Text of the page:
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Samsung, Amazon To Support Improved HDR10+ Standard

Samsung and Amazon Video announced an updated version of the open HDR10 standard, called HDR10+. The new version of the standard leverages dynamic metadata to produce enhanced contrast and colors.

HDR10

The HDR10 standard describes a specification with better contrast and brightness, as well as a wider gamut of color, for TVs. It’s an open standard developed by the Consumer Technology Association, a standards and trade association for the consumer electronics industry in the United States.

HDR10 uses the newer Rec.2020 color space standard, which is larger than Adobe RGB and the DCI P3 digital cinema color spaces. As the HDR10 name implies, it also uses a bit depth of 10 bits, compared to the standard 8-bit color.

The HDR10 standard is supported by Samsung, LG, Sony, Sharp, Vizio, and Microsoft, as well as by Amazon Video and Netflix.

HDR10+

The HDR10+ update brings Dynamic Tone Mapping to the standard. The current HDR10 standard utilizes static metadata that remains fixed for the period of the video playback. This means that if a movie’s color scheme is bright overall, but some scenes are shot in dimmer light, they would appear darker than envisioned or intended.

The new HDR10+ standard adjusts the high-dynamic range of a movie scene by scene or even frame by frame, which should produce significantly better and more enjoyable results.

Samsung said that all of its 2017 UHD and QLED (Quantum Dot LED) TVs will be HDR10+ compatible. Its 2016 UHD TVs will also receive support for the new standard through a firmware update.

Partners

Amazon Video has been one of Samsung’s first partners in developing the HDR10 standard, and now the video streaming service is the first to adopt HDR+ as well.

“Together with Samsung, we are excited to offer customers an enhanced viewing experience on a broad range of devices,” said Greg Hart, Vice President of Amazon Video, worldwide. “At Amazon, we are constantly innovating on behalf of customers and are thrilled to be the first streaming service provider to work with Samsung to make HDR10+ available on Prime Video globally later this year,” he added.

Samsung also previously partnered with Colorfront, a company that develops software for the motion picture industry, to improve HDR+ workflows for creative post-production mastering. The company also collaborated with MulticoreWare to integrate HDR10+ support in the x265 video codec, which is available under an open source license and used by many popular commercial encoding providers.

  • jaber2
    I like how they show the difference on my monitor, my monitor can see and show both so it must be as good as their new TV
    Reply
  • How about bringing this tech to monitors also, not just television. I have seen 10-bit monitors, but have yet to see HDR monitors for sale anywhere.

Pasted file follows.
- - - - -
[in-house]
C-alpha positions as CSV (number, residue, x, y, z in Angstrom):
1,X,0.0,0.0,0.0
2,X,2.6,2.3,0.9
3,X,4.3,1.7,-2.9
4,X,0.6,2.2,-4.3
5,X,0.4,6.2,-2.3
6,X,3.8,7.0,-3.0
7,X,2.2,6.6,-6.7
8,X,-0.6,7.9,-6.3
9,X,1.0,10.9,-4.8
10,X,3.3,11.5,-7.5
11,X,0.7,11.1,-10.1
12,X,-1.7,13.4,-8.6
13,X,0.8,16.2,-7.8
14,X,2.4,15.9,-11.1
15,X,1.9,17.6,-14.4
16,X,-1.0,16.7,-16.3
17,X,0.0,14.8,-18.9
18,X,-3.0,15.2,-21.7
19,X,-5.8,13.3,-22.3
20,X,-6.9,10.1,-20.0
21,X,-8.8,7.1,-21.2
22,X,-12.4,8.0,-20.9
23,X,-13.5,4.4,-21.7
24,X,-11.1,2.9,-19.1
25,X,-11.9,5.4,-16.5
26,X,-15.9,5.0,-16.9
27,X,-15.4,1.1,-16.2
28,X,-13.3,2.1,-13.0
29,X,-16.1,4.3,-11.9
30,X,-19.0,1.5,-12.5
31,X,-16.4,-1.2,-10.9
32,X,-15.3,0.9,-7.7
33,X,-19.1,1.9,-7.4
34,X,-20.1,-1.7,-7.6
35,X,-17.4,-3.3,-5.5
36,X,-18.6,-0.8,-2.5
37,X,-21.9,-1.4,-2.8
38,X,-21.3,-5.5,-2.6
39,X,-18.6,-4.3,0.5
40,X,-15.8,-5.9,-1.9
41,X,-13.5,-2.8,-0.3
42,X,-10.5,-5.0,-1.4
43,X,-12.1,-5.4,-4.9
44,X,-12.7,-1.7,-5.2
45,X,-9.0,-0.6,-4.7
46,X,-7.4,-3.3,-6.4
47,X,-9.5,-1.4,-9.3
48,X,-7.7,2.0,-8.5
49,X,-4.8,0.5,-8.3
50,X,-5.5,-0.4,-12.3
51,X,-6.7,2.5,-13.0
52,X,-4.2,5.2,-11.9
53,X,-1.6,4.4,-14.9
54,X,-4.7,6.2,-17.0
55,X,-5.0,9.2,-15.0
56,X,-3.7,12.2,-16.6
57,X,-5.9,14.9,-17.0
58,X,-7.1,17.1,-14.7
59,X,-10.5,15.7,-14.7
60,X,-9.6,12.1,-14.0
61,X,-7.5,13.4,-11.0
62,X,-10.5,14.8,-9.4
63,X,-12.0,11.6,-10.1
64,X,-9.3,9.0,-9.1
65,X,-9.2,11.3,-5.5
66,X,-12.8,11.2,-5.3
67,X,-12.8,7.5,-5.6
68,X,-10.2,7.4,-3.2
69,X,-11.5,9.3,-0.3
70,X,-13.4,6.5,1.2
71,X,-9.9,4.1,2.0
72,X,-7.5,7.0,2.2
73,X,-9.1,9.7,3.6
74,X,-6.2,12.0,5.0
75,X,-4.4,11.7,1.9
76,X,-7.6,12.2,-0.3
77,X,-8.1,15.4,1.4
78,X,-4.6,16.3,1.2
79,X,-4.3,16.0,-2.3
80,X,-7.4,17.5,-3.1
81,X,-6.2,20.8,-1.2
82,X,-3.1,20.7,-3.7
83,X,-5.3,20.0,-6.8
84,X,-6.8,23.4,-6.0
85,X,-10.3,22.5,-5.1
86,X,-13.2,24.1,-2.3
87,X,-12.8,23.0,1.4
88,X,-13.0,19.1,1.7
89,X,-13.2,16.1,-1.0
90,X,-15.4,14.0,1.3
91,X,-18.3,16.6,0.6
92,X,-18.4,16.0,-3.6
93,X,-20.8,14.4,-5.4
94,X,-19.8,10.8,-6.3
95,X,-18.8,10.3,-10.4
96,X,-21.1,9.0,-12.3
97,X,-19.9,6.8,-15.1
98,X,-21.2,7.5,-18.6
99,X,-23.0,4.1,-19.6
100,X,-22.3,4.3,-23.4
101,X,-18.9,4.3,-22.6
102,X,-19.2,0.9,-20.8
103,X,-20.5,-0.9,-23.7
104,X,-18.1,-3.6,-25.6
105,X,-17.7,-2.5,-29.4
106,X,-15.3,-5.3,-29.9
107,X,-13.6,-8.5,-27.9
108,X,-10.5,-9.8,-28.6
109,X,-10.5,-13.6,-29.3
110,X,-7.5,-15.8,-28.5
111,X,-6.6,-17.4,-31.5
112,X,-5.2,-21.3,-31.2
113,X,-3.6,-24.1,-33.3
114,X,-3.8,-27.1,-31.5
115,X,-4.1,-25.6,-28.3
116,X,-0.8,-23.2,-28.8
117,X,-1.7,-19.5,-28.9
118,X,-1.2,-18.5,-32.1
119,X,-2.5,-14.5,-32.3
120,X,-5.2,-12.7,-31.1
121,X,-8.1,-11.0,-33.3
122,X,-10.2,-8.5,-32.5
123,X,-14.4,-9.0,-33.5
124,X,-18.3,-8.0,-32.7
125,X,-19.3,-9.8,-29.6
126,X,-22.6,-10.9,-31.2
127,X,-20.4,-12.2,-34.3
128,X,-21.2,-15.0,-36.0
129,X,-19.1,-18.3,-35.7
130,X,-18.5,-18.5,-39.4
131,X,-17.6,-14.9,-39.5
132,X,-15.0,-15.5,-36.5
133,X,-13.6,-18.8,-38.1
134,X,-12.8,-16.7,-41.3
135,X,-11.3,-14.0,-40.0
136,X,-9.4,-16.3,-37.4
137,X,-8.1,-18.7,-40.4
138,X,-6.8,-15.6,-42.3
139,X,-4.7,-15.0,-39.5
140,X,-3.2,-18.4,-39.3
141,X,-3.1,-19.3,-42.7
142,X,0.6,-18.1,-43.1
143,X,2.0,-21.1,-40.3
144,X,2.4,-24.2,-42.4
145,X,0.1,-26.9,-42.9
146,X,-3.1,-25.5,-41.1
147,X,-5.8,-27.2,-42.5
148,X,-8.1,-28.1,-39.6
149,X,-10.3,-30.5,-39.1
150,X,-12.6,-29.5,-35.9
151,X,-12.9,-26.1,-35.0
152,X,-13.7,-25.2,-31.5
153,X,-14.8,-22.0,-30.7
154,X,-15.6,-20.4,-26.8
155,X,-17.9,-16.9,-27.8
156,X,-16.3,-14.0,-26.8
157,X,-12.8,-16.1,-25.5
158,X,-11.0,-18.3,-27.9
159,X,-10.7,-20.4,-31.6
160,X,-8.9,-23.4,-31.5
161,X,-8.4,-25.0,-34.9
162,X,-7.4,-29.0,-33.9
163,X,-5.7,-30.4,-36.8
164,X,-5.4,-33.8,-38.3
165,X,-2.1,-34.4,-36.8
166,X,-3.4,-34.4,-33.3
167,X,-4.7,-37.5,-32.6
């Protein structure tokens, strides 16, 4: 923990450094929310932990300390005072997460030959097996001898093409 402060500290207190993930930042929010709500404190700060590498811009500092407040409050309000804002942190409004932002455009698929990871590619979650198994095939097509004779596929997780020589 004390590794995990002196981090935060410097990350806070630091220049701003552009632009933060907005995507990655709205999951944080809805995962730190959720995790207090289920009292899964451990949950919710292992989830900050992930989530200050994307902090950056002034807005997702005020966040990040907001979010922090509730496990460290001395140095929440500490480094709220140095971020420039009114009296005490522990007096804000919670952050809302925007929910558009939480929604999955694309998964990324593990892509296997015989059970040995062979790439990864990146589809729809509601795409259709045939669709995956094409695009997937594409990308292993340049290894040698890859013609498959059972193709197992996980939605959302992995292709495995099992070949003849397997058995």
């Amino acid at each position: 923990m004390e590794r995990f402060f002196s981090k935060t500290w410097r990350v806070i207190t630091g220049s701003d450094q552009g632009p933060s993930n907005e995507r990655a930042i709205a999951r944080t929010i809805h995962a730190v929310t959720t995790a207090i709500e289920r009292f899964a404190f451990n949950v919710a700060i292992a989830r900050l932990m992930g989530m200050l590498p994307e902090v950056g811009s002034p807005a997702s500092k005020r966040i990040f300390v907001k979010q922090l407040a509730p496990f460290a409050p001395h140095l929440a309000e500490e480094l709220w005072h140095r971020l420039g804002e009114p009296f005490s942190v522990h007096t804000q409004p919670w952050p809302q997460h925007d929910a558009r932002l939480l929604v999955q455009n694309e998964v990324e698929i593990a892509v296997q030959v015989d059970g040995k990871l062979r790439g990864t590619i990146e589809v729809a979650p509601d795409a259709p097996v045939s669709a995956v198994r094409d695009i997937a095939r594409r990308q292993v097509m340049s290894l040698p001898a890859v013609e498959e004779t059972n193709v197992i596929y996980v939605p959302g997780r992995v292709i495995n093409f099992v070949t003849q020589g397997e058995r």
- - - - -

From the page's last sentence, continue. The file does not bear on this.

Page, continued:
Reply
  • Daekar3
    I feel sorry for anybody that keeps up with TV and monitor technology, they bring out so much new stuff all the time. I've got a 32" 720p TV that still looks great and two ancient flatscreen monitors that run on DVI. They don't look any different from the new ones, and 1920x1200 doesn't look any worse now than it did years ago.

    Honestly, I feel like they keep changing the standard so much it would be a bad idea to buy a TV in the next 2 years before things are nailed down.
    Reply
  • falchard
    LG is bringing HDR10 to it's UD99 which should be shipping soon. Only problem is the available bandwidth. You won't be able to run HDR and 4k60hz with displayPort 1.3. You will need either HDMI 2.0 or displayPort 1.4.
    Reply
  • derekullo
    This page has taught me that conventional monitors are bought by people who don't know how brightness nor contrast works on their TV.

    I mean seriously it looks like some one put a door screen in front of the left side of the monitor
    Reply
  • alextheblue
    19589867 said:
    I feel sorry for anybody that keeps up with TV and monitor technology, they bring out so much new stuff all the time. I've got a 32" 720p TV that still looks great and two ancient flatscreen monitors that run on DVI. They don't look any different from the new ones, and 1920x1200 doesn't look any worse now than it did years ago.

    Honestly, I feel like they keep changing the standard so much it would be a bad idea to buy a TV in the next 2 years before things are nailed down.
    There's a middle ground between keeping up with the latest, and using outdated technology. $300-400 would get you a 4K TV *FAR* superior to your ancient 720p TV. That is hardly "keeping up" with TVs, since there are higher-end TVs with HDR10 (soon 10+), 120+ refresh rates, better panel technologies, upgraded backlighting, etc. But you don't really have to worry about newer standards if you're buying a sub-$400 TV. For a monitor a decent modern IPS panel would blow away your older displays. There's a lot of factors but for even a fairly basic Vizio 4K set would be worlds better than that old 720p panel. Combine that with an XB1 S or other true UHD BD player and if you don't see the difference... the problem is with your eyes.

    I'm not kidding or being sarcastic, maybe you have cataracts or other vision problems. When people say there's a difference between 720p, 1080p, and 4K... they're not making it up. Again, there's a lot of factors but all else remaining roughly equal: a much higher resolution and newer colorspaces combined with true UHD source material = better visuals. This isn't some giant conspiracy where everyone is lying to you, trying to trick you into buying a new TV. I don't care if you buy a new TV or go back to a 480i CRT. But don't lecture people about how you feel sorry for them for owning superior displays that genuinely look better.
    Reply